HC Deb 04 December 1991 vol 200 cc248-9
5. Mr. Madden

To ask the Secretary of State for the Environment if he has any plans to abolish the poll tax 20 per cent. contribution rule for 1992–93; and if he will make a statement.

The Parliamentary Under-Secretary of State for the Environment (Mr. Robert Key)

I do not propose to make any change in the existing basis of liability or the benefit arrangements for the remaining period of the community charge.

Mr. Madden

Will the Minister now accept that the 20 per cent. contribution is perhaps the cruellest feature of the poll tax fiasco, placing a significant burden on those with the lowest incomes, including many pensioners, in places such as Bradford? It costs local authorities more to collect than it raises in revenue. Is not the Minister deeply ashamed that he intends to carry on with that cruel and stupid tax instead of scrapping it, as he should have done a long time ago?

Mr. Key

There is nothing cruel or stupid about providing a benefit system which more than compensates for the 20 per cent. that those people are asked to pay. As for it costing more to collect, the average 20 per cent. charge is about £50, whereas the average cost of collection is about £12.

Mr. Janman

Was not extra money given to those on income support specifically to pay the 20 per cent. contribution? Does my hon. Friend agree that the Government are being amazingly generous with taxpayers' money from 1993 onwards, when although the minimum 20 per cent. contribution will have been abolished, those on income support will still receive that extra money, which they started to receive two years ago?

Mr. Key

My hon. Friend is absolutely right. I wonder what advice Opposition Members give to their constituents who are liable to pay that 20 per cent. when they discover that they are not paying more than the 20 per cent. that they receive from the rest of the taxpayers.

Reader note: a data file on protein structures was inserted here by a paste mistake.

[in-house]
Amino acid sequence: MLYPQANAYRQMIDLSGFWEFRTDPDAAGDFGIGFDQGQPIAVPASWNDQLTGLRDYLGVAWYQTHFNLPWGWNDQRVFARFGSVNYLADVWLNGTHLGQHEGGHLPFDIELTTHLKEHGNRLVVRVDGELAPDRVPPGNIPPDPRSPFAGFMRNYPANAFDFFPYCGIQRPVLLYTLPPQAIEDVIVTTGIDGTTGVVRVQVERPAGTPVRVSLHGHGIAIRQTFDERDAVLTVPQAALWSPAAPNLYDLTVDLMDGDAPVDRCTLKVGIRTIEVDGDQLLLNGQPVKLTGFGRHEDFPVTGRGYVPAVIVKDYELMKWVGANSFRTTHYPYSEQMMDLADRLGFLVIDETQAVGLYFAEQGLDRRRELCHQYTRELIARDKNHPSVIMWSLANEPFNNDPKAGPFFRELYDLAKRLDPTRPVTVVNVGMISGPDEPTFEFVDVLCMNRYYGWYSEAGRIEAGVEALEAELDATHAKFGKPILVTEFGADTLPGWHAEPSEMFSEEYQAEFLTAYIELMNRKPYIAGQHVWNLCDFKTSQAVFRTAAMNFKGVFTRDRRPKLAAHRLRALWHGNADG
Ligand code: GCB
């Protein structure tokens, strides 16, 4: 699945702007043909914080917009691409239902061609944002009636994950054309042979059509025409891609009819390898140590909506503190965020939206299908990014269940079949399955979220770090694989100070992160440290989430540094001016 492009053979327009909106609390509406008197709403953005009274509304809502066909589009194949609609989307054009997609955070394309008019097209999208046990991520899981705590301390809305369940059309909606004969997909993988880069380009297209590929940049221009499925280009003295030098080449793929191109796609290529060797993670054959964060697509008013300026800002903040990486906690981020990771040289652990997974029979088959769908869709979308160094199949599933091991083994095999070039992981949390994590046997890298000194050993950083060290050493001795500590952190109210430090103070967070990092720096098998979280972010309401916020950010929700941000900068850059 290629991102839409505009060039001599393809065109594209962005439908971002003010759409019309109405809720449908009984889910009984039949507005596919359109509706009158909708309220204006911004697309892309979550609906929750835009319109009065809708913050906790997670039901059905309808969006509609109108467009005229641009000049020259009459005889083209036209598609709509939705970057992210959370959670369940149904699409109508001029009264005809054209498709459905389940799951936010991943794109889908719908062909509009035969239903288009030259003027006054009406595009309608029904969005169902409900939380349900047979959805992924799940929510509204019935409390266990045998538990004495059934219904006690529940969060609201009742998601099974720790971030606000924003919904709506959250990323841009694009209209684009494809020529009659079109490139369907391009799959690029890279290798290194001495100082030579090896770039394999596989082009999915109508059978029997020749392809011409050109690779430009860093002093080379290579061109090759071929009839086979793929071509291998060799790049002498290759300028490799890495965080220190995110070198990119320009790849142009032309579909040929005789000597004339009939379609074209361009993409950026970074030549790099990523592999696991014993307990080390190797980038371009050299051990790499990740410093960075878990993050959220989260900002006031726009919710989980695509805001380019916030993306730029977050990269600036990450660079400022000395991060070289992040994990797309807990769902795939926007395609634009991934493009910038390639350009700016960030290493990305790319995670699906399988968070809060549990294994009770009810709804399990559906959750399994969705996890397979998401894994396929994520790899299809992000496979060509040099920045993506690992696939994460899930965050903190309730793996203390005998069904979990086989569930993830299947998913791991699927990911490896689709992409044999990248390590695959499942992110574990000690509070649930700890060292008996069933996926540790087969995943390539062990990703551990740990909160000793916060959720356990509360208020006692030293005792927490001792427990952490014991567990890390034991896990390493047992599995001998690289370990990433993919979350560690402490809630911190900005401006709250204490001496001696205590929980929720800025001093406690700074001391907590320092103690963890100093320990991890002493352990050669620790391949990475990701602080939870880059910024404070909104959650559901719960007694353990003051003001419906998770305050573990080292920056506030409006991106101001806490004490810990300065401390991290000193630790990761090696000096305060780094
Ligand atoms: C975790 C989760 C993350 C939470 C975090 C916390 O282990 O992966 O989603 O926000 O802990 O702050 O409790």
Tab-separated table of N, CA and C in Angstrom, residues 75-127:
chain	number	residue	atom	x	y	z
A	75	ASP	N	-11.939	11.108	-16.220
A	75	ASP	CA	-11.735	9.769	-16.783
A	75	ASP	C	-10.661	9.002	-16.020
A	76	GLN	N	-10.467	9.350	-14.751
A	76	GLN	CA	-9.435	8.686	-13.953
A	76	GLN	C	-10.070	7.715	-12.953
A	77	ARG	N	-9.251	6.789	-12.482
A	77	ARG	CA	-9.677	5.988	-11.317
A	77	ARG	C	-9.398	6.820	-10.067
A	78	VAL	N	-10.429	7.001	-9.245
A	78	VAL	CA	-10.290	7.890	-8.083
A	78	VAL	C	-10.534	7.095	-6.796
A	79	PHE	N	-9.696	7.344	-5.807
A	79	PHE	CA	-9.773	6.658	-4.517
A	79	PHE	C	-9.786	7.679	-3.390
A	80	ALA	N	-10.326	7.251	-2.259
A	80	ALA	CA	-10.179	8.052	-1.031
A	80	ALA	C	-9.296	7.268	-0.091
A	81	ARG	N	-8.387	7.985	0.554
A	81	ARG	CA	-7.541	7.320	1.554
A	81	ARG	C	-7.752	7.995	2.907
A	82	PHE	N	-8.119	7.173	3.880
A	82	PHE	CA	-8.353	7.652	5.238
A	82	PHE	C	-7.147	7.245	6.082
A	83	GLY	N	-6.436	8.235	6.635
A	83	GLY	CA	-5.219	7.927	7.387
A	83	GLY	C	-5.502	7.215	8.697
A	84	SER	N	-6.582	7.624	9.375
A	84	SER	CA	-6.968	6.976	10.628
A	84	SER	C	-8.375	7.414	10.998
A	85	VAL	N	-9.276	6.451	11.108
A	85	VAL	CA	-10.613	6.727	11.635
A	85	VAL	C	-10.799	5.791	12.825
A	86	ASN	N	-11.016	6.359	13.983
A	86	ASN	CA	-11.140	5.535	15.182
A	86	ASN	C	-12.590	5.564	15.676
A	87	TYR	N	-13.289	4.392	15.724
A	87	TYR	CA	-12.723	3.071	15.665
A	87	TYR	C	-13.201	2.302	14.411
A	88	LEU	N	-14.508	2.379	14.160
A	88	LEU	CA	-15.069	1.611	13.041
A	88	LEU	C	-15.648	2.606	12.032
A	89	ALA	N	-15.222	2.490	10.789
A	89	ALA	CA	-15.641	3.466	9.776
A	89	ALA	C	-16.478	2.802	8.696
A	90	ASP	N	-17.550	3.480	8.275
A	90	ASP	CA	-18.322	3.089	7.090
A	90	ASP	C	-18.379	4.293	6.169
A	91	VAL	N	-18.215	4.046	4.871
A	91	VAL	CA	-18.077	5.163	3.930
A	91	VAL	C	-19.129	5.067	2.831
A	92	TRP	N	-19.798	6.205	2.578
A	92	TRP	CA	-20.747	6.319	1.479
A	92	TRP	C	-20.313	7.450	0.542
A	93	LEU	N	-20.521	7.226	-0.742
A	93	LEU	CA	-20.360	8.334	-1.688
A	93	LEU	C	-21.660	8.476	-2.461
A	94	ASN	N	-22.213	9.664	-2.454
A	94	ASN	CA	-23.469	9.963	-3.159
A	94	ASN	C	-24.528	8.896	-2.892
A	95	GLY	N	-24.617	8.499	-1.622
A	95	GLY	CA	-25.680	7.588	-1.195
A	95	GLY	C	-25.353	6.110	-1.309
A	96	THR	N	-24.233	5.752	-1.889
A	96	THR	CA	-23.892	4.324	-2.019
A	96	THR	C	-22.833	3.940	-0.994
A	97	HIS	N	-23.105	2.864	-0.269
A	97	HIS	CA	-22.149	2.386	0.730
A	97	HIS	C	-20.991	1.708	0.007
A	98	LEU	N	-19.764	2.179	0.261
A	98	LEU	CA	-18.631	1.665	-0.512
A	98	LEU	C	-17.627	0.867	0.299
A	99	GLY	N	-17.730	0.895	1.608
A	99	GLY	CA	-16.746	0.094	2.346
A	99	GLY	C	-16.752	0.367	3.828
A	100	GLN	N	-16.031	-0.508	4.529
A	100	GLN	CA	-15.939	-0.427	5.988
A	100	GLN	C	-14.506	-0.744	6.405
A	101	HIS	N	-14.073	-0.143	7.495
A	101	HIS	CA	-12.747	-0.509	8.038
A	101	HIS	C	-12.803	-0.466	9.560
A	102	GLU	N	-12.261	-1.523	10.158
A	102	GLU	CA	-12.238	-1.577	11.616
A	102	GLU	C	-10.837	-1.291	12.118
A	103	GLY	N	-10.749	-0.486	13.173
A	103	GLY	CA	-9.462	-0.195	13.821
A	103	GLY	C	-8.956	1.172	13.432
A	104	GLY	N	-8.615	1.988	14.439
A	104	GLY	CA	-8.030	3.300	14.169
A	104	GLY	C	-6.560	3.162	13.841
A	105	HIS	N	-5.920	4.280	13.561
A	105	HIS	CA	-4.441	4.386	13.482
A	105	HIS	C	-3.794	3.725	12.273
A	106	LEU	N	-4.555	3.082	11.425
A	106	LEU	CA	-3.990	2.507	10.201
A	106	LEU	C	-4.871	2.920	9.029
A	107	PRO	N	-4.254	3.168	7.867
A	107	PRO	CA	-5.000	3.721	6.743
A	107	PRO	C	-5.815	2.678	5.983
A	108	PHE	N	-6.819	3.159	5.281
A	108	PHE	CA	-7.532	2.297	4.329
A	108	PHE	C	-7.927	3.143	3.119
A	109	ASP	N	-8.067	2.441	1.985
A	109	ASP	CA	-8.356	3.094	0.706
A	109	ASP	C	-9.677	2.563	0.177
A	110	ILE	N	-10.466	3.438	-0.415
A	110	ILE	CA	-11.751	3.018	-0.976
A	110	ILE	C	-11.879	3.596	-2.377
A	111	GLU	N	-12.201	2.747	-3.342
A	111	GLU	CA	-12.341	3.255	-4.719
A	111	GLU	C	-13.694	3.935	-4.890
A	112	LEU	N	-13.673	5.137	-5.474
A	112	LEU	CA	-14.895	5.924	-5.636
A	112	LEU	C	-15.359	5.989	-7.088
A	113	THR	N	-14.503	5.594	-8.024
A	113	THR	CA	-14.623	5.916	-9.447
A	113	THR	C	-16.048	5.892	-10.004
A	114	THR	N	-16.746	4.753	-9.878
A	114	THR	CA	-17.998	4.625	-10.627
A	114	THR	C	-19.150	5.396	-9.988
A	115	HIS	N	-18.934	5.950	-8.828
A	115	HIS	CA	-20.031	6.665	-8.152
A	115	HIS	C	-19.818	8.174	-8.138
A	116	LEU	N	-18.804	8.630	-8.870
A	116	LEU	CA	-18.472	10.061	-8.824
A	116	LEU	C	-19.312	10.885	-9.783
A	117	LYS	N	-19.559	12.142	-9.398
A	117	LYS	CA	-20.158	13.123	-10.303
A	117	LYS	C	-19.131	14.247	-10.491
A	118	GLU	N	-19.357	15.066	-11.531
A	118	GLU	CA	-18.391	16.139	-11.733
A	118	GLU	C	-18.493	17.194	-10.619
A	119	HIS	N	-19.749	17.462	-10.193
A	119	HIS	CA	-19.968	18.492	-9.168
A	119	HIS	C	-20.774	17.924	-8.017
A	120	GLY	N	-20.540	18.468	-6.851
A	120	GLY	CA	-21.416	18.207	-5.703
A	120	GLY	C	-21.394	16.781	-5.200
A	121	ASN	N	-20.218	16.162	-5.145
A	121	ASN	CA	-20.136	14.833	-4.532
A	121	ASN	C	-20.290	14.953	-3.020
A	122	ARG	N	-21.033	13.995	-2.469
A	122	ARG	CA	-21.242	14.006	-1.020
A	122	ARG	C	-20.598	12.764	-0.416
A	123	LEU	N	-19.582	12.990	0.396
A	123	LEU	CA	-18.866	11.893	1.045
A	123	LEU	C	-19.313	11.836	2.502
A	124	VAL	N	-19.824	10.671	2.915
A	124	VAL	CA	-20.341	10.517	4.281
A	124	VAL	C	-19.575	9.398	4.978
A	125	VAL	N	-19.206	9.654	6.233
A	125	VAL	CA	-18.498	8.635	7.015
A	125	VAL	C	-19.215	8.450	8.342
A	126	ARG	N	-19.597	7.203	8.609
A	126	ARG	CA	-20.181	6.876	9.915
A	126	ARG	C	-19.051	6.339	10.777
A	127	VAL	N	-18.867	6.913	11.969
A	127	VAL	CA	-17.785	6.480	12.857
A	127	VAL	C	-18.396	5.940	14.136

Mr. Blunkett

Will the Under-Secretary of State read the Audit Commission's evidence about the cost of collecting the 20 per cent. contribution, the havoc that it is causing in terms of non-collection rates and the administrative difficulties that it is causing in magistrates courts? Does he agree that the announcement last Thursday by the Secretary of State for Social Security is nothing short of a scandal? It suggested that when the 20 per cent. is abolished the taper will be changed so that, instead of people over social security levels losing 15p in the £1, they will lose 20p, thereby penalising people who are struggling to lift themselves out of poverty, provide pensions for themselves and do what the Conservative party always preaches—stand on their own two feet. Is not it a scandal that, in so doing, their feet will be kicked out from under them?

Mr. Key

Before my right hon. Friend the Secretary of State made his announcement, Opposition Members accused us of creating a situation where there would be no taper, but a cut-off and said how cruel that would be. Now that there is a taper, they complain just as loudly. I pay tribute to my right hon. Friend the Secretary of State for Social Security for providing a generous new benefit system for the council tax, from which there will be no clawback of the uprated benefit.

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